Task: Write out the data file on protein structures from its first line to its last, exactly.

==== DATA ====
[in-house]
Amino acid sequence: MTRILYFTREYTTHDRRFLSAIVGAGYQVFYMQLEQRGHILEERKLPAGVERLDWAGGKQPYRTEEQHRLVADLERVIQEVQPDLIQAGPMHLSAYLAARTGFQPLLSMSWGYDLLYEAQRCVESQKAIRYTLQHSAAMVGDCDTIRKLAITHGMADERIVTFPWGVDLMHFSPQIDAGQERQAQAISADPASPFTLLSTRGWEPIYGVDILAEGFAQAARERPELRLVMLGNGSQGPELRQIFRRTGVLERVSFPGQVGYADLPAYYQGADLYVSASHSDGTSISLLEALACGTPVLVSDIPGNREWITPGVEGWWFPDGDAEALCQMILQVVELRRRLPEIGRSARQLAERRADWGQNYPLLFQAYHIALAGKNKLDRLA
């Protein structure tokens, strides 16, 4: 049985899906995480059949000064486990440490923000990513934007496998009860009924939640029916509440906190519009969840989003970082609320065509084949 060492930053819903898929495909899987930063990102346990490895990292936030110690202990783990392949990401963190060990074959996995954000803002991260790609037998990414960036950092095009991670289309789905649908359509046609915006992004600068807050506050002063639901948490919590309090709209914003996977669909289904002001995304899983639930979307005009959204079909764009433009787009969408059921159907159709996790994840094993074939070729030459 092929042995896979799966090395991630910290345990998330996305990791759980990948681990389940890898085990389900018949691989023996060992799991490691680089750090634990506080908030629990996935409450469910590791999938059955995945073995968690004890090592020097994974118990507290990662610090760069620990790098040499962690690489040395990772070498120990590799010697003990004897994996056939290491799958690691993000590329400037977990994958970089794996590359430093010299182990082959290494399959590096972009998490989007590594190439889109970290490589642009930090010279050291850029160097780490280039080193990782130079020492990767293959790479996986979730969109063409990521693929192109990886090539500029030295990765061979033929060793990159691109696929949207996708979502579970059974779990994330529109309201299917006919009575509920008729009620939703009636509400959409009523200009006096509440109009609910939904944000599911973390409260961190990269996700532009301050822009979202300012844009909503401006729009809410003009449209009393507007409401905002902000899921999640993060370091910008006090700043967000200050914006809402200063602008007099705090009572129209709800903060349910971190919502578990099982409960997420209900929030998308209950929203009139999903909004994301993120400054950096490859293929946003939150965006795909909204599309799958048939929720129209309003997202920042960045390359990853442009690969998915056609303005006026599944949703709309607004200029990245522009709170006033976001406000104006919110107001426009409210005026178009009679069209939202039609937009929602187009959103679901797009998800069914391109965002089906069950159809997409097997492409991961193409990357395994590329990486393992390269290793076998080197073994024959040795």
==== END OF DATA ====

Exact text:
[in-house]
Amino acid sequence: MTRILYFTREYTTHDRRFLSAIVGAGYQVFYMQLEQRGHILEERKLPAGVERLDWAGGKQPYRTEEQHRLVADLERVIQEVQPDLIQAGPMHLSAYLAARTGFQPLLSMSWGYDLLYEAQRCVESQKAIRYTLQHSAAMVGDCDTIRKLAITHGMADERIVTFPWGVDLMHFSPQIDAGQERQAQAISADPASPFTLLSTRGWEPIYGVDILAEGFAQAARERPELRLVMLGNGSQGPELRQIFRRTGVLERVSFPGQVGYADLPAYYQGADLYVSASHSDGTSISLLEALACGTPVLVSDIPGNREWITPGVEGWWFPDGDAEALCQMILQVVELRRRLPEIGRSARQLAERRADWGQNYPLLFQAYHIALAGKNKLDRLA
């Protein structure tokens, strides 16, 4: 049985899906995480059949000064486990440490923000990513934007496998009860009924939640029916509440906190519009969840989003970082609320065509084949 060492930053819903898929495909899987930063990102346990490895990292936030110690202990783990392949990401963190060990074959996995954000803002991260790609037998990414960036950092095009991670289309789905649908359509046609915006992004600068807050506050002063639901948490919590309090709209914003996977669909289904002001995304899983639930979307005009959204079909764009433009787009969408059921159907159709996790994840094993074939070729030459 092929042995896979799966090395991630910290345990998330996305990791759980990948681990389940890898085990389900018949691989023996060992799991490691680089750090634990506080908030629990996935409450469910590791999938059955995945073995968690004890090592020097994974118990507290990662610090760069620990790098040499962690690489040395990772070498120990590799010697003990004897994996056939290491799958690691993000590329400037977990994958970089794996590359430093010299182990082959290494399959590096972009998490989007590594190439889109970290490589642009930090010279050291850029160097780490280039080193990782130079020492990767293959790479996986979730969109063409990521693929192109990886090539500029030295990765061979033929060793990159691109696929949207996708979502579970059974779990994330529109309201299917006919009575509920008729009620939703009636509400959409009523200009006096509440109009609910939904944000599911973390409260961190990269996700532009301050822009979202300012844009909503401006729009809410003009449209009393507007409401905002902000899921999640993060370091910008006090700043967000200050914006809402200063602008007099705090009572129209709800903060349910971190919502578990099982409960997420209900929030998308209950929203009139999903909004994301993120400054950096490859293929946003939150965006795909909204599309799958048939929720129209309003997202920042960045390359990853442009690969998915056609303005006026599944949703709309607004200029990245522009709170006033976001406000104006919110107001426009409210005026178009009679069209939202039609937009929602187009959103679901797009998800069914391109965002089906069950159809997409097997492409991961193409990357395994590329990486393992390269290793076998080197073994024959040795």